Three months ago, Amazon opened its first brick & mortar bookstore in NYC.
This weekend, I finally took the time to visit the store. Given the extensive media coverage, there was very little surprise. The store was small, compared to traditional bookstores. There were plenty of staff – the staff to book ratio was probably higher than traditional bookstores. They also had to give more explanation than traditional bookstore, because of the unique shopping experience.
There are no price tags on shelves.
As you probably know, virtually all books print their official list price on the back cover. So, why no price tags at the store? Because if you were an Amazon Prime member, you likely get a lower price. Amazon often sells book at a price lower than the official list price online. If you were an Amazon Prime member, the bookstore will honor that online lowered price. If you were not an Amazon Prime member, you are stuck with that higher list price.
How do shoppers find out the price? Good question – as it isn’t that obvious. There are price scanners scattered across the store, but there weren’t that many scanners overall. The other alternative is through the Amazon app, if you knew that feature existed in the app and if the app’s photo recognition tech works properly.
Actual book selection was limited.
The store was rather small. It was the size probably of an independent neighborhood bookstore. The books were displayed beautifully with the front cover facing out (vs the spine facing out which saves room on shelves).
It was clear that the store had a significant focuses on devices (e.g. Amazon Echo, Amazon Kindle), which according to a NY Mag article was a key section of the store. In fact, books were there to support selling of devices.
There was also a comparatively large portion of the store dedicated to children’s books. If you think about the children’s book target, this makes sense. People buy adult books based on a summary, and they discover the book as they read it. Parents buy the book after finish reading it and after determining that it’s suitable for their children. Online shopping just doesn’t offer the same reassurance.
So, what books are available for adults in that limited space – whatever Amazon’s data deemed as likely to sell. That ranges from what people are reading on Kindle to what people are putting on wishlists.
What happens if you want a book that’s not available at the bookstore? Well, I guess you can always order it from Amazon, because the bookstore wouldn’t do much to help you there.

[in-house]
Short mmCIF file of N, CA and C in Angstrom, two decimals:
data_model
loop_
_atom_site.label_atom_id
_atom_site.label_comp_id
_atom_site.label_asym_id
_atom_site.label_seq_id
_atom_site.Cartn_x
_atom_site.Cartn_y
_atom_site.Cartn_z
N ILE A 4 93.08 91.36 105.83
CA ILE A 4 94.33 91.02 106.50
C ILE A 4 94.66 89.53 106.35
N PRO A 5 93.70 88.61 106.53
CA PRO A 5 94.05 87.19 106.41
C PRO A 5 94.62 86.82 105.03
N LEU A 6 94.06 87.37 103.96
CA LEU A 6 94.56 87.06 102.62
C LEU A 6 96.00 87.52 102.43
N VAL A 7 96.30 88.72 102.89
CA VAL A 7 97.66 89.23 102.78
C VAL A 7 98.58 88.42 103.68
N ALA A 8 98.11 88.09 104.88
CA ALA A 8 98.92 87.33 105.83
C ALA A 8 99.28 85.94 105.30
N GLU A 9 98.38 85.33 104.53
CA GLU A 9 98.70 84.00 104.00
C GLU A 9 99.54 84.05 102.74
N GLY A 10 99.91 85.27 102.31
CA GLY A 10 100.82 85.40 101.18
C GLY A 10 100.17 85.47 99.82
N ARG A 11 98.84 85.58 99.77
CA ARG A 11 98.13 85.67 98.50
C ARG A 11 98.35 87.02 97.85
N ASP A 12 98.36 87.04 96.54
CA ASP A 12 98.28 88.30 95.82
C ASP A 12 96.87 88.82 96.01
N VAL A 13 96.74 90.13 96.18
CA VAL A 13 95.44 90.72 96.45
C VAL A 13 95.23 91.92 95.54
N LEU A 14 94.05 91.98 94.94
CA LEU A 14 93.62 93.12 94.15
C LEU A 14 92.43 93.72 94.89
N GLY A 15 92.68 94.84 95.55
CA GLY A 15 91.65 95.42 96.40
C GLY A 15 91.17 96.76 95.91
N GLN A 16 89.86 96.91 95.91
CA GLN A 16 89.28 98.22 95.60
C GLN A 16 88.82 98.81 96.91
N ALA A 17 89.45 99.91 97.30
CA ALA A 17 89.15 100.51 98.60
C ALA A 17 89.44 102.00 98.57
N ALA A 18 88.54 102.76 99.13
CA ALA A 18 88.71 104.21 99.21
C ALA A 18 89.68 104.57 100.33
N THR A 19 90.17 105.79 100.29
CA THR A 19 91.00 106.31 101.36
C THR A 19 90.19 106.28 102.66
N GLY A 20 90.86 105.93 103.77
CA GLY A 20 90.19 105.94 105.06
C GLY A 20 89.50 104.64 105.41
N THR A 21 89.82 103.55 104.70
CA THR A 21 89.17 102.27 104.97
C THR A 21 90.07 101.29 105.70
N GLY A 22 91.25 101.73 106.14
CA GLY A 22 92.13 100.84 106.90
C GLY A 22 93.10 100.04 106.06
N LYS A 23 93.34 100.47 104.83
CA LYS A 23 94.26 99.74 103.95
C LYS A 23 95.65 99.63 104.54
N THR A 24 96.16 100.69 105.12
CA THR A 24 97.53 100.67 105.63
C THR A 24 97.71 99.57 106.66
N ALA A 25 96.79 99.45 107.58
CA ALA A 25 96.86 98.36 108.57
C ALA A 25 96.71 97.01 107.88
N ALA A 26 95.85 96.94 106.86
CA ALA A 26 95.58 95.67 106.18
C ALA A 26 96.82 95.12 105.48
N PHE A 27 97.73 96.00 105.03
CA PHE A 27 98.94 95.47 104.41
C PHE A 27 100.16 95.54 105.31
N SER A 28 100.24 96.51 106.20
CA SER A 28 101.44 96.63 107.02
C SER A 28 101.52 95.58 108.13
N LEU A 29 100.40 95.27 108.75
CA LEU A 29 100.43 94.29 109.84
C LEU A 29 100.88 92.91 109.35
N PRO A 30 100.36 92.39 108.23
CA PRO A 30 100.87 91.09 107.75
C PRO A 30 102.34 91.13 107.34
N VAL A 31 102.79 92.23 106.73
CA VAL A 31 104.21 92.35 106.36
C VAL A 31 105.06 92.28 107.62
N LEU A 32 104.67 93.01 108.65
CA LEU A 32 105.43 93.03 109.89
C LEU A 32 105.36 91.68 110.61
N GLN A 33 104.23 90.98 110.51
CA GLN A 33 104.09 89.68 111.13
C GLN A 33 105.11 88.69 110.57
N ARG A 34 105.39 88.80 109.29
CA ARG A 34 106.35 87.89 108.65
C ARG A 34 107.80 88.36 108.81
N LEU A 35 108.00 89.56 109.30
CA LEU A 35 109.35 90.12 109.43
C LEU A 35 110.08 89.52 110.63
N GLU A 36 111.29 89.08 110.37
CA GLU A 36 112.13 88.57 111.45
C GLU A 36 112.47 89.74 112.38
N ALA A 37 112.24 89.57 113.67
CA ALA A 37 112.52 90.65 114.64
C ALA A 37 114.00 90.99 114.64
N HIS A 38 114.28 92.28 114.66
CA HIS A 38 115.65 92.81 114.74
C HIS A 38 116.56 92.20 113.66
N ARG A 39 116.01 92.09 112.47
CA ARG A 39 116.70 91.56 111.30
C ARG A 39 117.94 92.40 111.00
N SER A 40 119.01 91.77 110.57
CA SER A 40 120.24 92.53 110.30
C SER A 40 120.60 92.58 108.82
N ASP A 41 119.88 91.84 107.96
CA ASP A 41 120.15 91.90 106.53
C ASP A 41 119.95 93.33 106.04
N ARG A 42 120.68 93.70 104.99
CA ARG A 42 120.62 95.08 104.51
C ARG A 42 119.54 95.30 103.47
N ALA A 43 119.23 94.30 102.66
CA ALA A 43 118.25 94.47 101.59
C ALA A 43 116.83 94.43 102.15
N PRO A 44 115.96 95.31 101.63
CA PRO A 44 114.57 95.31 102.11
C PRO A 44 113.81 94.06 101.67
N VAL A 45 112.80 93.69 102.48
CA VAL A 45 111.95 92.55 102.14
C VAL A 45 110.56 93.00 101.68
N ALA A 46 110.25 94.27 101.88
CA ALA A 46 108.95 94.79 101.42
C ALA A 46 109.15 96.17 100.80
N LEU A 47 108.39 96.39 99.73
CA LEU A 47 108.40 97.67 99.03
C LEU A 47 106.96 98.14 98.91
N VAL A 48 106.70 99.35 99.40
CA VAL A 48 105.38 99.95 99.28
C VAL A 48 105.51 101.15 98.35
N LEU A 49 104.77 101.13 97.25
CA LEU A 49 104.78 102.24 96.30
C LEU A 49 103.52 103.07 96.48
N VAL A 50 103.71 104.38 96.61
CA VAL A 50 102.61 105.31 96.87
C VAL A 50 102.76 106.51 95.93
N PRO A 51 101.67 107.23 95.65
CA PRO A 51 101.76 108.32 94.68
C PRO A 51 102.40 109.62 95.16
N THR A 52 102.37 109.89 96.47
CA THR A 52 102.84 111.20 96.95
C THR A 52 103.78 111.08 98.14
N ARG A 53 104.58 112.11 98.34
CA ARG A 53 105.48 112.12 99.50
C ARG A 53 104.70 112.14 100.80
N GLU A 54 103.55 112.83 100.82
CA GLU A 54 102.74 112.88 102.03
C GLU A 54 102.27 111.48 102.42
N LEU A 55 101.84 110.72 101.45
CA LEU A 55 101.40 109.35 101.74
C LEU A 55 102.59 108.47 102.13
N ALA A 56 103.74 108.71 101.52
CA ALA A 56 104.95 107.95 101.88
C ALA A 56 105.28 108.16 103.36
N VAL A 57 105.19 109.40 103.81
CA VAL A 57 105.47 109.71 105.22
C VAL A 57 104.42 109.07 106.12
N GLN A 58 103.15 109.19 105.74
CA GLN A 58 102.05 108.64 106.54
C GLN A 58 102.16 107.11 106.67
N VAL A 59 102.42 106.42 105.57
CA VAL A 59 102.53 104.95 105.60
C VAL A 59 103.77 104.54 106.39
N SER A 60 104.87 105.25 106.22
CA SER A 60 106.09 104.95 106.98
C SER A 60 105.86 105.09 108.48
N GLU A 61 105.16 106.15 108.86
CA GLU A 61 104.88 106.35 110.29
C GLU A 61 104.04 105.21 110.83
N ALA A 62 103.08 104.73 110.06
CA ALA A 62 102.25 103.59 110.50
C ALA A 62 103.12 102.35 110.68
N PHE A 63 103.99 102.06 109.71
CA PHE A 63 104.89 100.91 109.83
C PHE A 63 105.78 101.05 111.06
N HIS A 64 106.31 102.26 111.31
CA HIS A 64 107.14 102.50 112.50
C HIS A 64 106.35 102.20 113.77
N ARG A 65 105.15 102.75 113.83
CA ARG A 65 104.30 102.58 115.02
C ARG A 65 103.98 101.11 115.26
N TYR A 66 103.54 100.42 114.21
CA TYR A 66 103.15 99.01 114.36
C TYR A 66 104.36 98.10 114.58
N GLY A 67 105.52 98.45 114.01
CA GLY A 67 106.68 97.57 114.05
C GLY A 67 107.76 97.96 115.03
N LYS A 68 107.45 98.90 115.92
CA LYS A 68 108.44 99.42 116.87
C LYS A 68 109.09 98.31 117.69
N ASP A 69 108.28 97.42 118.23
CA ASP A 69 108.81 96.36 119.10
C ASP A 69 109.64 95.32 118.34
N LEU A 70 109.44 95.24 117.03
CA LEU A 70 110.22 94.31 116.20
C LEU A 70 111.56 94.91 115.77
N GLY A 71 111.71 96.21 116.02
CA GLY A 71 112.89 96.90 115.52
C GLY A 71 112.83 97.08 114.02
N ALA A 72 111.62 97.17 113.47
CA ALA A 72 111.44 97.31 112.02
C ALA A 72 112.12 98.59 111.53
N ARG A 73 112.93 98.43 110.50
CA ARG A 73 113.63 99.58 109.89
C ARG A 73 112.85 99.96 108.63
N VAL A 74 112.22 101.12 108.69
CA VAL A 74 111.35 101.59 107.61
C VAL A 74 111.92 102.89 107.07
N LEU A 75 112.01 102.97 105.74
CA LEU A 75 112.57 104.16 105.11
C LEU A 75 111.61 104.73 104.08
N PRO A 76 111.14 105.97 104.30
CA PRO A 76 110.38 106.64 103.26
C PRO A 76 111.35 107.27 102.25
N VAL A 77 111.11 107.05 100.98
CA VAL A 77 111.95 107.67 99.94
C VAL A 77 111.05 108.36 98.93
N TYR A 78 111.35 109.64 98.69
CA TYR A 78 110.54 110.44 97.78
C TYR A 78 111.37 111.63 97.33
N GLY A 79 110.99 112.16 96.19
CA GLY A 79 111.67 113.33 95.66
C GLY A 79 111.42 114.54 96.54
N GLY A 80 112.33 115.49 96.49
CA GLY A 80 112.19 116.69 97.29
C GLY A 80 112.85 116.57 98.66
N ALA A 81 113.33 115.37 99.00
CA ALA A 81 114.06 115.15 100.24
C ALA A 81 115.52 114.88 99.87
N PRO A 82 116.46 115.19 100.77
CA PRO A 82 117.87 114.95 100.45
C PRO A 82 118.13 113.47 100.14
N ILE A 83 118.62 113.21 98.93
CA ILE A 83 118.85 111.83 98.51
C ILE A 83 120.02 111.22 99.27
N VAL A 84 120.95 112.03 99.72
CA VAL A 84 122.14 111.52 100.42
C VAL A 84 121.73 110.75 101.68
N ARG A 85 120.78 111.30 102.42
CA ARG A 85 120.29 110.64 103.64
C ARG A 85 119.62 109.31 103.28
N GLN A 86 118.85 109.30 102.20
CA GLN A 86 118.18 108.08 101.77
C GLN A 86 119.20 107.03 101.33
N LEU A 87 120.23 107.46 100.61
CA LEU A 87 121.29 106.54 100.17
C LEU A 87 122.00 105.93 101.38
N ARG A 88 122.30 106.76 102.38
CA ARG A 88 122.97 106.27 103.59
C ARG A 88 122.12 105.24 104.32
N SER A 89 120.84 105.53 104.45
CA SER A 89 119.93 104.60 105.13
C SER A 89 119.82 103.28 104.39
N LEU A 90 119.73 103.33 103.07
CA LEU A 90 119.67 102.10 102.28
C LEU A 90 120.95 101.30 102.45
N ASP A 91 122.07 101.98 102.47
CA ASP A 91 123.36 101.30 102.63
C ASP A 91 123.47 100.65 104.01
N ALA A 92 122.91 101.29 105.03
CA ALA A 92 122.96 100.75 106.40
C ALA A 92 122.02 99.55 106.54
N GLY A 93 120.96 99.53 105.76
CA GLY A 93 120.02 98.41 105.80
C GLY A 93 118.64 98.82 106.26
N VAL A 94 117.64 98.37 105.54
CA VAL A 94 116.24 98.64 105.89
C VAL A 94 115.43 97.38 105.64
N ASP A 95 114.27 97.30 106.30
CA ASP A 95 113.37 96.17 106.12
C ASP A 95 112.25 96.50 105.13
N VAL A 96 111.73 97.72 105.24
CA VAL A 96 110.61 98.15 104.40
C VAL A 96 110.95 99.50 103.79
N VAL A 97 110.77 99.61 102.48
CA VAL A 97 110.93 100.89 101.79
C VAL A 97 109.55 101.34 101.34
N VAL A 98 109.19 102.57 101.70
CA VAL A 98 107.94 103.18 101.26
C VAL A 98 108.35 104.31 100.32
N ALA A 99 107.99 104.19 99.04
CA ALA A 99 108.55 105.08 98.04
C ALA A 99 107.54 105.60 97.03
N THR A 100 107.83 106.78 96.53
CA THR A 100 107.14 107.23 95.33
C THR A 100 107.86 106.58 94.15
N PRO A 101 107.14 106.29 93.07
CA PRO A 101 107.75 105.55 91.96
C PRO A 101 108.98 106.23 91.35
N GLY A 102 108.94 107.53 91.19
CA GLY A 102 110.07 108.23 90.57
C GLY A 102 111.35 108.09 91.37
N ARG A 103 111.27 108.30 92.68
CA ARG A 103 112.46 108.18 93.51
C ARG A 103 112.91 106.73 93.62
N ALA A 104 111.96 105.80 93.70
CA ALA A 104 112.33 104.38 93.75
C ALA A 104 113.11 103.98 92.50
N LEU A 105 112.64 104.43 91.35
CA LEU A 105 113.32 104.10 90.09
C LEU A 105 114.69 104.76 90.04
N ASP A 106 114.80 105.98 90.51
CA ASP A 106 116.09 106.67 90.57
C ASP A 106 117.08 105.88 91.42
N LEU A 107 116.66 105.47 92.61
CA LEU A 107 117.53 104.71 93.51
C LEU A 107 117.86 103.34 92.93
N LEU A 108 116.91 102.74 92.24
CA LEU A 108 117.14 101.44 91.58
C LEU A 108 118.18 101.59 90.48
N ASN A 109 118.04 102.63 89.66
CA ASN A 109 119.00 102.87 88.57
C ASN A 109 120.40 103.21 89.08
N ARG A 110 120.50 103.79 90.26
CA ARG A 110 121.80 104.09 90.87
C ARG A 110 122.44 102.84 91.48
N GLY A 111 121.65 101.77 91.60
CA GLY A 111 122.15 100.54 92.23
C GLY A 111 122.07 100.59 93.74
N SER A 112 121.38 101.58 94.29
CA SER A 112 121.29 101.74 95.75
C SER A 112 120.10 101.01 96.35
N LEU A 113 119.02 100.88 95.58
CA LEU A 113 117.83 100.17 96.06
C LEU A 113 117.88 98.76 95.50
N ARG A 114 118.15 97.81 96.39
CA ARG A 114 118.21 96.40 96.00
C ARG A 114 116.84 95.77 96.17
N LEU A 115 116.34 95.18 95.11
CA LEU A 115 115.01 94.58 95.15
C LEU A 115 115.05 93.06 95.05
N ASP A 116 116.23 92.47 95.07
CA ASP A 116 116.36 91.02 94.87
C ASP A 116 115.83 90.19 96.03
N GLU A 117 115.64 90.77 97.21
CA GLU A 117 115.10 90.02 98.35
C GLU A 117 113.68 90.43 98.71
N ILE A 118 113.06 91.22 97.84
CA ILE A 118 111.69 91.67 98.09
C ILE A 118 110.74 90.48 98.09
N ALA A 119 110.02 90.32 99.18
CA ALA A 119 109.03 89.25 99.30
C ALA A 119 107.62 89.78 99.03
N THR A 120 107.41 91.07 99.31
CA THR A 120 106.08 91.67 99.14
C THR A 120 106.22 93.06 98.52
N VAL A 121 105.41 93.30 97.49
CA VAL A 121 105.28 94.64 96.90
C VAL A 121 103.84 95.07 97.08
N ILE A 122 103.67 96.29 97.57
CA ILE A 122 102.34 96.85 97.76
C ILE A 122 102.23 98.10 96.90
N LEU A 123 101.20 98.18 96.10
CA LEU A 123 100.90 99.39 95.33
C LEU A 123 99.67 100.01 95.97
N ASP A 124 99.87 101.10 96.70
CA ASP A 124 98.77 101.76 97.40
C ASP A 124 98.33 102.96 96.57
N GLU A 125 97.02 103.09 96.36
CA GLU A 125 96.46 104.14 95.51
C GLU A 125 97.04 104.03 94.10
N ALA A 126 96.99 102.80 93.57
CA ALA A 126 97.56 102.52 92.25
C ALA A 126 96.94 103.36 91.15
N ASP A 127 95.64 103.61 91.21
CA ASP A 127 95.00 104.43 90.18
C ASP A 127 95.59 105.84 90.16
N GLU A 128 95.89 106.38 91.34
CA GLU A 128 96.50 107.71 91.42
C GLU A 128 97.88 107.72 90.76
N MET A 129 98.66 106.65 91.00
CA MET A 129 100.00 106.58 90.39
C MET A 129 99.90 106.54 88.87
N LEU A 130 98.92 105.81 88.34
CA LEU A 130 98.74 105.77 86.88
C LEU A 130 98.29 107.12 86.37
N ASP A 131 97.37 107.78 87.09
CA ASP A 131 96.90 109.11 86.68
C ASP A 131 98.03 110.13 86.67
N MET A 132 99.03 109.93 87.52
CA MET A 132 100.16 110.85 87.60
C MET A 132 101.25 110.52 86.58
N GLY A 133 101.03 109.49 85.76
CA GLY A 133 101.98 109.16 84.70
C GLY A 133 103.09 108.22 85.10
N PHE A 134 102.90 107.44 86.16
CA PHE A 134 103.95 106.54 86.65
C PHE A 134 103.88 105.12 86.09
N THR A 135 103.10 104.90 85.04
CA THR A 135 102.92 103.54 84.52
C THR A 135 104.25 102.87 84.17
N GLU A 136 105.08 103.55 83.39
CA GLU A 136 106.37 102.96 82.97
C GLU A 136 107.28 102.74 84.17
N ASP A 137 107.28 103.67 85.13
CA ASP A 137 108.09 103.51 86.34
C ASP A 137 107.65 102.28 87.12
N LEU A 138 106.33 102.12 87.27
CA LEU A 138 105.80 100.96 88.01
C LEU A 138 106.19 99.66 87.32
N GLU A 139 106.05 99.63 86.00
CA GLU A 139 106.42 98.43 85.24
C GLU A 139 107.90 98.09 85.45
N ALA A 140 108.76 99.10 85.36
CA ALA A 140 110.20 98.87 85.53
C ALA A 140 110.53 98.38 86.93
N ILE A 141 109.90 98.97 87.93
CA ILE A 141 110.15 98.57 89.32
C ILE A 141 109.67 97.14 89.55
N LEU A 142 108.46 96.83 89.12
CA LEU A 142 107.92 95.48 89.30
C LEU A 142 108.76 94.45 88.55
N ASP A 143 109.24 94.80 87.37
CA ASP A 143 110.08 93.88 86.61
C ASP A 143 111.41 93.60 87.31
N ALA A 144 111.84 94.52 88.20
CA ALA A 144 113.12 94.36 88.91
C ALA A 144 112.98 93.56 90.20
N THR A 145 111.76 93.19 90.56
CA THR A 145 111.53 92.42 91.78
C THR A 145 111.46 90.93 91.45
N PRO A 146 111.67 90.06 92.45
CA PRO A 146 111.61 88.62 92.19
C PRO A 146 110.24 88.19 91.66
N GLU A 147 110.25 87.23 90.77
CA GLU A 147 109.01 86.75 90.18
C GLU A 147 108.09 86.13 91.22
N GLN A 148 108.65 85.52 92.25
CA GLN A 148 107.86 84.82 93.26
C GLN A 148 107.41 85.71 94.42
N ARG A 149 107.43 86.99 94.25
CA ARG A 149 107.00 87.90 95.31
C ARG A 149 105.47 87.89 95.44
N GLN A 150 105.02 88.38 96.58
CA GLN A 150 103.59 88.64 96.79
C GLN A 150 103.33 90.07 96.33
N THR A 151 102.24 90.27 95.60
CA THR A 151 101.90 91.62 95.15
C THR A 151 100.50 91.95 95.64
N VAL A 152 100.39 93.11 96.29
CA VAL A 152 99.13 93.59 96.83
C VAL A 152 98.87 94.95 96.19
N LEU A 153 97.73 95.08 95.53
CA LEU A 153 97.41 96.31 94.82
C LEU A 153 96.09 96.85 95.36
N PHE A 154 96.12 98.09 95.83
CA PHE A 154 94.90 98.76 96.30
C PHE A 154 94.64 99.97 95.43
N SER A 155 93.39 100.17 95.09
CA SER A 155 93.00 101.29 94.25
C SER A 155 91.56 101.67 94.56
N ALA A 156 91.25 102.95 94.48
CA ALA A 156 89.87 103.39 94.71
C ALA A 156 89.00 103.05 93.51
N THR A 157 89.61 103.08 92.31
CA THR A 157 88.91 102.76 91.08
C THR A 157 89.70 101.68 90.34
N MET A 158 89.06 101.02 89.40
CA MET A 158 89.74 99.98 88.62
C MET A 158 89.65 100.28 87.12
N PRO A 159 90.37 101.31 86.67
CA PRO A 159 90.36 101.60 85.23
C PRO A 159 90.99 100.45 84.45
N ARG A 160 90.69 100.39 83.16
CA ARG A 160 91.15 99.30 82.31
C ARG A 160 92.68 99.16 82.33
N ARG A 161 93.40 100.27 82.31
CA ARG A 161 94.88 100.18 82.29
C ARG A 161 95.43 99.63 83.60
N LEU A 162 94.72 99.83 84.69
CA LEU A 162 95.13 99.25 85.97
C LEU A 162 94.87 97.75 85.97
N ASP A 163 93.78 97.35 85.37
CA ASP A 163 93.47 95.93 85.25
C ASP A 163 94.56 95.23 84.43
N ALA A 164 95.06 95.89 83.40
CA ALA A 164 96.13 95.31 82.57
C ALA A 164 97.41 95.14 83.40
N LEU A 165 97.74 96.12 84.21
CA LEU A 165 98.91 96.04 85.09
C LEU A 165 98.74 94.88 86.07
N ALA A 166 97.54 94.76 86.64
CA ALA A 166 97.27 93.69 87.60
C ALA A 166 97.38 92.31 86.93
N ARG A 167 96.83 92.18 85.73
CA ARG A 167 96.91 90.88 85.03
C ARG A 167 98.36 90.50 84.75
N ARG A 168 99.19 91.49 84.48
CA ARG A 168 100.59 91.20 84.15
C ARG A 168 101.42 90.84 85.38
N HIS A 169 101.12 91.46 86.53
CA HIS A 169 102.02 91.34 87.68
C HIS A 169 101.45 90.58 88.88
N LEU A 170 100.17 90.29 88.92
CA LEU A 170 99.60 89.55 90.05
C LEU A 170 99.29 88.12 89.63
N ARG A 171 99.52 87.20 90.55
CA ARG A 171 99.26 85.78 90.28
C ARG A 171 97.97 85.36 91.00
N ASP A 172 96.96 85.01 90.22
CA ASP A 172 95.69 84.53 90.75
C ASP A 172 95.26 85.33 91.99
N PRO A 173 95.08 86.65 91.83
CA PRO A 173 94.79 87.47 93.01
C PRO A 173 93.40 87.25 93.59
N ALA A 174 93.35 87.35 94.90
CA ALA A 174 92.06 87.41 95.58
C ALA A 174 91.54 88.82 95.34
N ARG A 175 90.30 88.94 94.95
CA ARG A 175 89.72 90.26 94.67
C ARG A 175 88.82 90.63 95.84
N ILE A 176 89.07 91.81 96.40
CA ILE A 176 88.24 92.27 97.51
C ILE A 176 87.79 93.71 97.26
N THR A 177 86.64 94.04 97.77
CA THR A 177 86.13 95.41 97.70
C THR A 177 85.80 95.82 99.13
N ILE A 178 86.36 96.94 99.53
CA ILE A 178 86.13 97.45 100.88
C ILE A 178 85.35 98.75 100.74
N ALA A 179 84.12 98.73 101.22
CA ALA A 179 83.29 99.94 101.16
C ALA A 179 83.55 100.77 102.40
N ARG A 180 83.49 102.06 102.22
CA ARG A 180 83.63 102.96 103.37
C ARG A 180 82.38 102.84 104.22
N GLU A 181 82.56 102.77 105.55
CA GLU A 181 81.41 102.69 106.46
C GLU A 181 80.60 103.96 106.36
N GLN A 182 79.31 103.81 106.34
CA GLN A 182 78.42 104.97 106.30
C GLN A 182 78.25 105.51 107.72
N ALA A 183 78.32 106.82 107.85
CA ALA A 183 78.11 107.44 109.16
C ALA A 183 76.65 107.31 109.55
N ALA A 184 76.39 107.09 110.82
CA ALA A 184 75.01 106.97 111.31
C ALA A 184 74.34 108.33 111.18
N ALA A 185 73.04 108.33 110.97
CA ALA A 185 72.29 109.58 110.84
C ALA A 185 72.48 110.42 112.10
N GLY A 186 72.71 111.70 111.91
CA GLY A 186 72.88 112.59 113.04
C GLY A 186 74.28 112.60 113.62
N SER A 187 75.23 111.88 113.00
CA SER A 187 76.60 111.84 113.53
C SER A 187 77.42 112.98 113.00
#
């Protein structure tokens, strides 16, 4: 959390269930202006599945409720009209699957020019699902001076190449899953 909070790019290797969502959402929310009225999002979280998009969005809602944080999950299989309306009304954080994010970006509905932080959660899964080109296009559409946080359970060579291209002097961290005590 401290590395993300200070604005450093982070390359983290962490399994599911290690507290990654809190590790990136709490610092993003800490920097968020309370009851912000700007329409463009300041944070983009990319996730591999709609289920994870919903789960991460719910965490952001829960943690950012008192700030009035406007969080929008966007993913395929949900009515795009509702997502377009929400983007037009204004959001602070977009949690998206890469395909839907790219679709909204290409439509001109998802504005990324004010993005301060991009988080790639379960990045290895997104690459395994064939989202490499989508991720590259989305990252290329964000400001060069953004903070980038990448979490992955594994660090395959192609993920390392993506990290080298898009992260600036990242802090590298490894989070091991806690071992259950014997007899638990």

Check out was a connected experience.
If you have the Amazon app on your phone, the check out experience is somewhat seamless. The associate shows you where to click, and then they scan the code. It’s charged to the credit card connected to your Amazon account. Since the check out is tied to your account, it automatically recognizes if you are a Prime member or not, and charges accordingly.
If you do not have the Amazon app, you’ll have to sign onto Amazon with the tablets at check out.
If you do not have an Amazon account, you’ll have to have get one…
Bottom line – it’s a bit unclear why this store exists. But Amazon rarely do things without a master plan, so allow me to offer some hypotheses…
- Push Prime memberships – which is the obvious play. However, it’s curious that Amazon starts this brick & mortar move in metro areas, where Prime membership likely has higher penetration already… Nevertheless, Prime membership is key to having a consumer hooked into the overall Amazon ecosystem.
- Sell devices – which are not cheap, and the in-person demo can help sell these devices. Echo likely will soon make a bigger connected home play, and will continue to grow the Amazon ecosystem.
- Push impulse purchases – as much as there are recommended lists on Amazon, there is a certain discovery process that results in impulse purchases that happens in stores that just doesn’t happen online. I bought a game that was near the check-out area that was never recommended to me online, but I knew my boyfriend would find entertaining.
- Create events – bookstores had always had events such as book signing. I doubt Amazon would go this traditional route, but having the space gives Amazon a venue to have in-person connections with its shoppers that can further build loyalty with the brand